Wednesday, May 19, 2010

Fiesta with Esther Williams, A Short Review

I'm a big fan of Esther Williams movies. I don't get a thrill from the Busby Berkeley-like swim routines. I don't even get much of a thrill from Miss Williams. But, she was often given fine scripts and paired with outstanding leading men. One good example was Fiesta (1947), which I saw for the umpteenth time again recently.

Here's a short review...

Esther Williams shines in one of her better vehicles here. She's ably co-starred with a very young and stunningly talented Ricardo Montalban. In this American cinema debut film he acts well, plays a piano concerto with gusto, and dances superlatively. The evidence for the last is on display in a couple of outstanding numbers with the best female dancer in film history, Cyd Charisse, who has a minor supporting role.

The story is an echo of a romantic Renaissance tale adapted to then-modern Mexico. A proud father and famous ex-bullfighter pressures his son, Montalban, into becoming a bullfighter. But the son's real love is composing music (supplied behind the scenes by the American genius Aaron Copland). Complications ensue, including Esther secretly taking his place in the ring after a family argument. All is resolved to everyone's satisfaction at the end, including stoic Mother, played by Mary Astor in one of her best roles.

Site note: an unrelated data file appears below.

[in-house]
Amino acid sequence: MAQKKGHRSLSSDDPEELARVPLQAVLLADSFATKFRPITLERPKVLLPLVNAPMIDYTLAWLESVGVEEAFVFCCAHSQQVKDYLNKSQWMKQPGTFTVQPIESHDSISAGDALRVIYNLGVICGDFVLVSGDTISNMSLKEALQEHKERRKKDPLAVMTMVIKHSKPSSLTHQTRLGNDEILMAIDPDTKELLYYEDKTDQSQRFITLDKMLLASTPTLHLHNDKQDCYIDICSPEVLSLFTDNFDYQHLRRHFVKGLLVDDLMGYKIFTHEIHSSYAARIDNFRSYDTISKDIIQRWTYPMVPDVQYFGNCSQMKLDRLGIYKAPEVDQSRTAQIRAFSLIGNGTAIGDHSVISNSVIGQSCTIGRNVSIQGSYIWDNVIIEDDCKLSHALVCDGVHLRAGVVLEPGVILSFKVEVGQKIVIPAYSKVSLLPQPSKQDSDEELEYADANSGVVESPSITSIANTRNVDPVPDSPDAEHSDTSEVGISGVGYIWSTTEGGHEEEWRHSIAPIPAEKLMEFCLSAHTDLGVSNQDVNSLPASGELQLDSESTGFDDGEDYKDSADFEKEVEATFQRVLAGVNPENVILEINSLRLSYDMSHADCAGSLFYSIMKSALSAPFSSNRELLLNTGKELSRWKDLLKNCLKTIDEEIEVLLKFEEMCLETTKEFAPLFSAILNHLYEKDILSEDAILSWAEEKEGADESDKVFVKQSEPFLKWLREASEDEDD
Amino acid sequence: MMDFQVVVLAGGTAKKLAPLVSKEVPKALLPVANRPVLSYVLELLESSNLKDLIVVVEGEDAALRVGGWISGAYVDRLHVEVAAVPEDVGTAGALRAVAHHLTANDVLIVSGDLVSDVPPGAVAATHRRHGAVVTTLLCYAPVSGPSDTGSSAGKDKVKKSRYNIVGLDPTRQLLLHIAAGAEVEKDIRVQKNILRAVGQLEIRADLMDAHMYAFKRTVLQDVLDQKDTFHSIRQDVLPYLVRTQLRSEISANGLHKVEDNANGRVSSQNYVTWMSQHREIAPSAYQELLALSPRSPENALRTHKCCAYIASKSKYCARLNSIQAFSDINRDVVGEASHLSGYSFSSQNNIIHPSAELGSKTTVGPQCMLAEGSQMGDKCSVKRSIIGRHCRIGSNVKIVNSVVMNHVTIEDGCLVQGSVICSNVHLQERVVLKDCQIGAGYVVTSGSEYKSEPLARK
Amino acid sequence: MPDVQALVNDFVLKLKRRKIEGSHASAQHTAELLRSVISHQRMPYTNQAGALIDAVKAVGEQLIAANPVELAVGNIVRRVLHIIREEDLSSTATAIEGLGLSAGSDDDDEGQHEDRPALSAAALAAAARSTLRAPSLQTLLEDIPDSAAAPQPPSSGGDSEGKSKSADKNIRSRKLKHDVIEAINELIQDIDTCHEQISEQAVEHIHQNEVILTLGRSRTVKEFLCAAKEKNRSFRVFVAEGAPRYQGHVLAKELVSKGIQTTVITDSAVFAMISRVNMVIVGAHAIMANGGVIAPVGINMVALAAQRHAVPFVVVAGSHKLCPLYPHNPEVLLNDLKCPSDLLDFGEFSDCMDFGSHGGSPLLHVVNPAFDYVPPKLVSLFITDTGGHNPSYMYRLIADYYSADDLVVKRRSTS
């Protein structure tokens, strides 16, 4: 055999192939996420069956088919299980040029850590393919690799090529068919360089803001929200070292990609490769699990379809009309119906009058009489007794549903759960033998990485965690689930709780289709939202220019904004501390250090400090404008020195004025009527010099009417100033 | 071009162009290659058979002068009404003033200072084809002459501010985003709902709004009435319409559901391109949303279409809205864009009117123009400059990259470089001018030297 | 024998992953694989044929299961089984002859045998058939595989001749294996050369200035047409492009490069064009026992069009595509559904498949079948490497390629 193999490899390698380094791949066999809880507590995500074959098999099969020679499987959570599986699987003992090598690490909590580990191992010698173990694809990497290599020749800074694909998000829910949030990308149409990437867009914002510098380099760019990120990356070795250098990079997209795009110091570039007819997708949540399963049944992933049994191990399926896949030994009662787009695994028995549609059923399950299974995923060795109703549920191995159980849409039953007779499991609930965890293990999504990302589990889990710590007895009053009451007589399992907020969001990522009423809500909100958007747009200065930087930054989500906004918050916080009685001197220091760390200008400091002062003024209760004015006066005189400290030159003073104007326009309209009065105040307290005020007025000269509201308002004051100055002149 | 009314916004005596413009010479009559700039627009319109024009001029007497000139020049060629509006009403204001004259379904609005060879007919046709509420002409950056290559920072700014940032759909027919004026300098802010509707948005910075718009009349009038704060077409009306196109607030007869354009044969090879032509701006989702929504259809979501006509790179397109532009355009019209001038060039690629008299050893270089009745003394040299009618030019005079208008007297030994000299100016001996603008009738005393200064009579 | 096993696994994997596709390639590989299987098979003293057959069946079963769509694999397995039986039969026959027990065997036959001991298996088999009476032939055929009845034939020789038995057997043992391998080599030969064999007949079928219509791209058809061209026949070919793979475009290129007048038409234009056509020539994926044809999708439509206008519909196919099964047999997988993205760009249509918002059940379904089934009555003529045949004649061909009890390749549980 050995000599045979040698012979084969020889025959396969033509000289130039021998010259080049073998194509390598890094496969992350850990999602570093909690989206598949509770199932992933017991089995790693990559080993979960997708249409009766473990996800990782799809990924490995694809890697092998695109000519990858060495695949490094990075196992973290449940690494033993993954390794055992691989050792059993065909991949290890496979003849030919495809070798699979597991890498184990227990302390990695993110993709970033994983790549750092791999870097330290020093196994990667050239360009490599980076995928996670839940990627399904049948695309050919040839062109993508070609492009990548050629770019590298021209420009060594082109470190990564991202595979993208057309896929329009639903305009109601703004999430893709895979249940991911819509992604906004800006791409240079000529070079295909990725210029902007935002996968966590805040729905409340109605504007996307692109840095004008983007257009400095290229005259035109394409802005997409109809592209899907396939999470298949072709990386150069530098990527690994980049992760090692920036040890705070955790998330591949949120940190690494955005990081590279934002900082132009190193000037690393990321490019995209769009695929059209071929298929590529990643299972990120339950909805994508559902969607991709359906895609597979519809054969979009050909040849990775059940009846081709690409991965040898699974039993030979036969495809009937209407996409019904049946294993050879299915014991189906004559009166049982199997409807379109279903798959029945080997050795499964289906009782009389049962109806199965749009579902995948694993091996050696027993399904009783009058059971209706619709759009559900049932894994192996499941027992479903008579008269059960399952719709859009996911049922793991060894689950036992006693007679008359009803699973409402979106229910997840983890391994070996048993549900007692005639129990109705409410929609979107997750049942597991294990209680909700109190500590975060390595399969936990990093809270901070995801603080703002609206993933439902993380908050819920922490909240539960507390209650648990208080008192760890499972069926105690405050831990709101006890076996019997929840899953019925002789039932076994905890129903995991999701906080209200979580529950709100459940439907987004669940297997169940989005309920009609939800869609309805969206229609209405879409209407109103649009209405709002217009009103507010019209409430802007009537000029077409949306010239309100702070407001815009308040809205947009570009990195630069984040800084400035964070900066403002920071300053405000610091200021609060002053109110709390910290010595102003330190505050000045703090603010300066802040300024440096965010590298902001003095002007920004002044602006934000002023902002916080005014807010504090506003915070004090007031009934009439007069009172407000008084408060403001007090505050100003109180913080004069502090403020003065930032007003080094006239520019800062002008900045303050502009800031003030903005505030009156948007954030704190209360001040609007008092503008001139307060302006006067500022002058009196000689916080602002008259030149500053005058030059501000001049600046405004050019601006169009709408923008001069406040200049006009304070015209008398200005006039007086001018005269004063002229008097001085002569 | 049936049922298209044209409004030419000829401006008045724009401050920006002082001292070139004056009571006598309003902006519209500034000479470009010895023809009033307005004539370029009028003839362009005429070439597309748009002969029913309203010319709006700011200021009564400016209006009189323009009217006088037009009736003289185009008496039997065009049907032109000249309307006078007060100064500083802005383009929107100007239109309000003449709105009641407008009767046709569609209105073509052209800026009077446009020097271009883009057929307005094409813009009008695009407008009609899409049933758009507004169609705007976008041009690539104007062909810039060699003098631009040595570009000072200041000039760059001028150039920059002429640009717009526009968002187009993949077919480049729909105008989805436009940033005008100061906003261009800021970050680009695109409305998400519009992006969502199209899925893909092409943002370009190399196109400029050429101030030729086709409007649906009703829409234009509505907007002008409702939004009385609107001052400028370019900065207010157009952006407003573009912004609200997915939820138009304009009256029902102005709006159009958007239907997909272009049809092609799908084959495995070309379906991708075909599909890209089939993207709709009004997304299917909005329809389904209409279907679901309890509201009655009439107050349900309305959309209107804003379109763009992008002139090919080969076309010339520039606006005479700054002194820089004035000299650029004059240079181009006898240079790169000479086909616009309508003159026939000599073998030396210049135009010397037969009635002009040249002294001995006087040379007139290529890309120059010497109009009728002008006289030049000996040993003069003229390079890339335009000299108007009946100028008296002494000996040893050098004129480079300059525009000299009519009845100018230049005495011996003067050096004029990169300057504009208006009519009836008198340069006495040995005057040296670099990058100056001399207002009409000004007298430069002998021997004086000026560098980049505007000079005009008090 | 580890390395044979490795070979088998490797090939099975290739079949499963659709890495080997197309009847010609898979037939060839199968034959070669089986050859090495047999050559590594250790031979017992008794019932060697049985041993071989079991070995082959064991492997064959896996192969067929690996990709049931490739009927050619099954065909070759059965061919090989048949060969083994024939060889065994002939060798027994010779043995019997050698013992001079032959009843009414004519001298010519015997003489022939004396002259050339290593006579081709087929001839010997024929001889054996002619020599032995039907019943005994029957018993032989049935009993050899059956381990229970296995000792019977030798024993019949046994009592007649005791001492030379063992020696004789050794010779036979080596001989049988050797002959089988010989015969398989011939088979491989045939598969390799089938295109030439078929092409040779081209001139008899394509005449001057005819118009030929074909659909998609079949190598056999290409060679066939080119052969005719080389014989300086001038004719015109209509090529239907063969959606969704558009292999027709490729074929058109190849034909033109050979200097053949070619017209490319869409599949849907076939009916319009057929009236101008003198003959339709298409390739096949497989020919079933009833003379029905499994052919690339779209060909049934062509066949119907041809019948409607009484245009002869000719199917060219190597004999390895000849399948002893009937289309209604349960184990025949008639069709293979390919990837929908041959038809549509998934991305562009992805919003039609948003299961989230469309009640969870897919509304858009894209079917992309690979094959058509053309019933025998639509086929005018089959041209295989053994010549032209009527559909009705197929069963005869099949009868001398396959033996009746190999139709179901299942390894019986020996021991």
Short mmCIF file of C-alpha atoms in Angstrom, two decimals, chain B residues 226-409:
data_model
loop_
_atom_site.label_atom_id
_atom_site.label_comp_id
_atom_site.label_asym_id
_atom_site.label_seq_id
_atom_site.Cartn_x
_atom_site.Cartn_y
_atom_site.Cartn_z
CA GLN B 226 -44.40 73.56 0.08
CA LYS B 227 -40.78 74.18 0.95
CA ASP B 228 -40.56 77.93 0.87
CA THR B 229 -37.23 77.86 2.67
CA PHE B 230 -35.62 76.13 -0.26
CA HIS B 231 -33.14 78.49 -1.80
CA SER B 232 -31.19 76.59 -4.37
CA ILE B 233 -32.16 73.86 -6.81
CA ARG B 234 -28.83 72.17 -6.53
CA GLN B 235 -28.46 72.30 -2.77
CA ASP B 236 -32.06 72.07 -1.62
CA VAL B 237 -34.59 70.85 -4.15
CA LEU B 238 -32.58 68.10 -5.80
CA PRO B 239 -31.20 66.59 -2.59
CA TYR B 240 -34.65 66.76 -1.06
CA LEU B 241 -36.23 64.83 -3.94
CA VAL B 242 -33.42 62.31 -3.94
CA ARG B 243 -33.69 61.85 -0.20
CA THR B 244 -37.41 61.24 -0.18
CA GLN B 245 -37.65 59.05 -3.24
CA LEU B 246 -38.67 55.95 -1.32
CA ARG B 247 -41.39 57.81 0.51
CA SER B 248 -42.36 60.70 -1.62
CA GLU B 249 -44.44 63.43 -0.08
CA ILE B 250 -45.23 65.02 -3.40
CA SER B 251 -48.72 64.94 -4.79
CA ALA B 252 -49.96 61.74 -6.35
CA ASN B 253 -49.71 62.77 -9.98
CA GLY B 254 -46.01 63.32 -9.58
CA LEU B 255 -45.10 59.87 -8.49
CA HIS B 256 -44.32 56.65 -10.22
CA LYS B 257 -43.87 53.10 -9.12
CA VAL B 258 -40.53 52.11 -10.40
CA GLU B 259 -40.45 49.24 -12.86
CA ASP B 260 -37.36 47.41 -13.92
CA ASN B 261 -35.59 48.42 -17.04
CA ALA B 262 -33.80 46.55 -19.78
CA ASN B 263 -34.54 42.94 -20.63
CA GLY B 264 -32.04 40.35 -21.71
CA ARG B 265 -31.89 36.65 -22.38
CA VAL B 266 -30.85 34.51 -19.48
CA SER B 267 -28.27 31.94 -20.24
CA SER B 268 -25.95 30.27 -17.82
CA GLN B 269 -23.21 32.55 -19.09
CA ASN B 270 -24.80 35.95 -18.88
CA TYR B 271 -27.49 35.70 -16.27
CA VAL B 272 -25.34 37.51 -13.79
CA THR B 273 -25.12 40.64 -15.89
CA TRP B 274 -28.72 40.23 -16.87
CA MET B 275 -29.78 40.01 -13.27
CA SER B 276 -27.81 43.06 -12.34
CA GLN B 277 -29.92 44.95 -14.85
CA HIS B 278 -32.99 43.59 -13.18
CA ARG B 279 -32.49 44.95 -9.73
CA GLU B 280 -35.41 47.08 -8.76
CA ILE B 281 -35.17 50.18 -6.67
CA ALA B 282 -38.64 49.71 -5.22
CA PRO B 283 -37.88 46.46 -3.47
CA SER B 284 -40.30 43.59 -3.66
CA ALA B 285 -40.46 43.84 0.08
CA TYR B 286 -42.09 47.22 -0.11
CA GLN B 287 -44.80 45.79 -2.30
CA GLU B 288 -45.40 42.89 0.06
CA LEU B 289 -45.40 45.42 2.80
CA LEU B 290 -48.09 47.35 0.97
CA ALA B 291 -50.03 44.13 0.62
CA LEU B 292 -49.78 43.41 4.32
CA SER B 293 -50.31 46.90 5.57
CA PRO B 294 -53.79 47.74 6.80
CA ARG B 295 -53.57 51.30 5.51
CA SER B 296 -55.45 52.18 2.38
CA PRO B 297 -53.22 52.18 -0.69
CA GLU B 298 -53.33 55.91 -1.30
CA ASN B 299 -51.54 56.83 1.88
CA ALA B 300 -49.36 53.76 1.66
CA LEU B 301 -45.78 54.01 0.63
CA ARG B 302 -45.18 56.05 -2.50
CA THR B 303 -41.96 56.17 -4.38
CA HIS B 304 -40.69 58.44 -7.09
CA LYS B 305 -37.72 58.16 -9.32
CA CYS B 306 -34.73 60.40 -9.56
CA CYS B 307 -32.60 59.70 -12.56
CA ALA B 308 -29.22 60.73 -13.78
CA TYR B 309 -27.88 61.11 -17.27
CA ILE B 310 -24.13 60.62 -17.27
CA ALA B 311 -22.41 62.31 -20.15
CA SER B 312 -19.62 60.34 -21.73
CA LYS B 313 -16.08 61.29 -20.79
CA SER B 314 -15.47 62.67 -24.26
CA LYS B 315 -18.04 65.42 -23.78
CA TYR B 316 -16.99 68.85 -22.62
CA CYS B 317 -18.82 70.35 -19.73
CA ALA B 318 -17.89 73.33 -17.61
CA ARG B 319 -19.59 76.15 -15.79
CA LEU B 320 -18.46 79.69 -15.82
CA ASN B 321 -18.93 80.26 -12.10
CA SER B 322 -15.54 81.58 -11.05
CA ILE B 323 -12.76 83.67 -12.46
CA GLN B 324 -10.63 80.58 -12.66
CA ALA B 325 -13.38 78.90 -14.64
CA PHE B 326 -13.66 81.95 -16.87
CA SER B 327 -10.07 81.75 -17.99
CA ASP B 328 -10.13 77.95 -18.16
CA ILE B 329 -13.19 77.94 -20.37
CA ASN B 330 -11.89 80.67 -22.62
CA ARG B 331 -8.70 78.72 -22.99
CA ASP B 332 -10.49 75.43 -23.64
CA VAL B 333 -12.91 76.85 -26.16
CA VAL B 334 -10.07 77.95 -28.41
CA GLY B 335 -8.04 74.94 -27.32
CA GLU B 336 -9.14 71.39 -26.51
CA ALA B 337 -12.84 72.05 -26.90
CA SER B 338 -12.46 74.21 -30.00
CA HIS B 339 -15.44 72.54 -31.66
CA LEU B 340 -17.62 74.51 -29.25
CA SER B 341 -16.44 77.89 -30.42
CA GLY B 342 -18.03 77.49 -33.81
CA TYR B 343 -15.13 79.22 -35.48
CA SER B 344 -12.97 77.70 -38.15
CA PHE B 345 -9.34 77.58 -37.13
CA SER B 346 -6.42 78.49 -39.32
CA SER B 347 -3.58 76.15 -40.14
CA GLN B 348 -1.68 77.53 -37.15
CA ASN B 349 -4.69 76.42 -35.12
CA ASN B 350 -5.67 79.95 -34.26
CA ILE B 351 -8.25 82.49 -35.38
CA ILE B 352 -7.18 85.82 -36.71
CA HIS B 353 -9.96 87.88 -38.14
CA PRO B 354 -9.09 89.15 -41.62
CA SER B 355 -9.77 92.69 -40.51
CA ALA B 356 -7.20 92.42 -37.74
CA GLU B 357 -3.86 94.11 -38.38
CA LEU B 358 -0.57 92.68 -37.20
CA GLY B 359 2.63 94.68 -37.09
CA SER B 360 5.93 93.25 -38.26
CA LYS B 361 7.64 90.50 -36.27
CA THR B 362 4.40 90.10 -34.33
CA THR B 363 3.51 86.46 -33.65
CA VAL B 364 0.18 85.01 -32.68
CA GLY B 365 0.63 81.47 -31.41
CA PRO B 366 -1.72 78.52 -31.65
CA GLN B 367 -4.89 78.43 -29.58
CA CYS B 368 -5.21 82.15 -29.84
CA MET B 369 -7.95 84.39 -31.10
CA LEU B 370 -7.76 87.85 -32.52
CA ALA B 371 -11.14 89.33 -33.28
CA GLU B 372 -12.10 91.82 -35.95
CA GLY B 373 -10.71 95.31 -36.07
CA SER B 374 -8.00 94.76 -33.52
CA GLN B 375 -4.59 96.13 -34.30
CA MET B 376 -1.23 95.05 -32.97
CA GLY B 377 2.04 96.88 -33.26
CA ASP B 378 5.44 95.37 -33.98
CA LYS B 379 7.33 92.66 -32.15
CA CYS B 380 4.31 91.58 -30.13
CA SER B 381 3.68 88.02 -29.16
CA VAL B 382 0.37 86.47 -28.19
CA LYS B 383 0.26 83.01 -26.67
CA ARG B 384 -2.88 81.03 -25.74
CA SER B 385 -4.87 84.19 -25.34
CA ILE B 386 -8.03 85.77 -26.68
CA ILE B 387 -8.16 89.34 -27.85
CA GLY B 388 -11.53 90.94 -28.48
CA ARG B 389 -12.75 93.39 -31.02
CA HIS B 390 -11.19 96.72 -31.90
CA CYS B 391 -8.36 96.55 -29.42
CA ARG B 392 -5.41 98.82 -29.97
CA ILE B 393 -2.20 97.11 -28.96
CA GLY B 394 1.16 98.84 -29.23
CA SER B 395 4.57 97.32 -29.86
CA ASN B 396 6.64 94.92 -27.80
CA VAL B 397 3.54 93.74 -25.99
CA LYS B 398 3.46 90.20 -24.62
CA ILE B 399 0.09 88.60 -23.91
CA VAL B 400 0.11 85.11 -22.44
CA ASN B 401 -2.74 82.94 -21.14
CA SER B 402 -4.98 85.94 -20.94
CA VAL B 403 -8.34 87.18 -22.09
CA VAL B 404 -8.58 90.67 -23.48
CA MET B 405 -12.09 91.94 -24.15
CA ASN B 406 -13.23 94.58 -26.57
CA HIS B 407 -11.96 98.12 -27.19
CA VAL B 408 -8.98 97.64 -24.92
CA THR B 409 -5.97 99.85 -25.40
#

Along the way there's a superb rendition of Copland's El Salón México. We're also treated to one of MGM's finest dance duets with Montalban and Charisse, choreographed by the ABT ballet master Eugene Loring.

All of the supporting cast do a fine job as well — with Akim Tamiroff the standout as loyal sidekick and second father figure to Esther. There are also a few bloodless bullfights (displaying some fine balletic moves all their own) to flesh out the entertainment.

More than the usual '40s MGM musical froth, there's some real substance here - the importance of family bonds, the value of honor, pursuing a life's passion - topped off with some extraordinary music and dance.

No comments: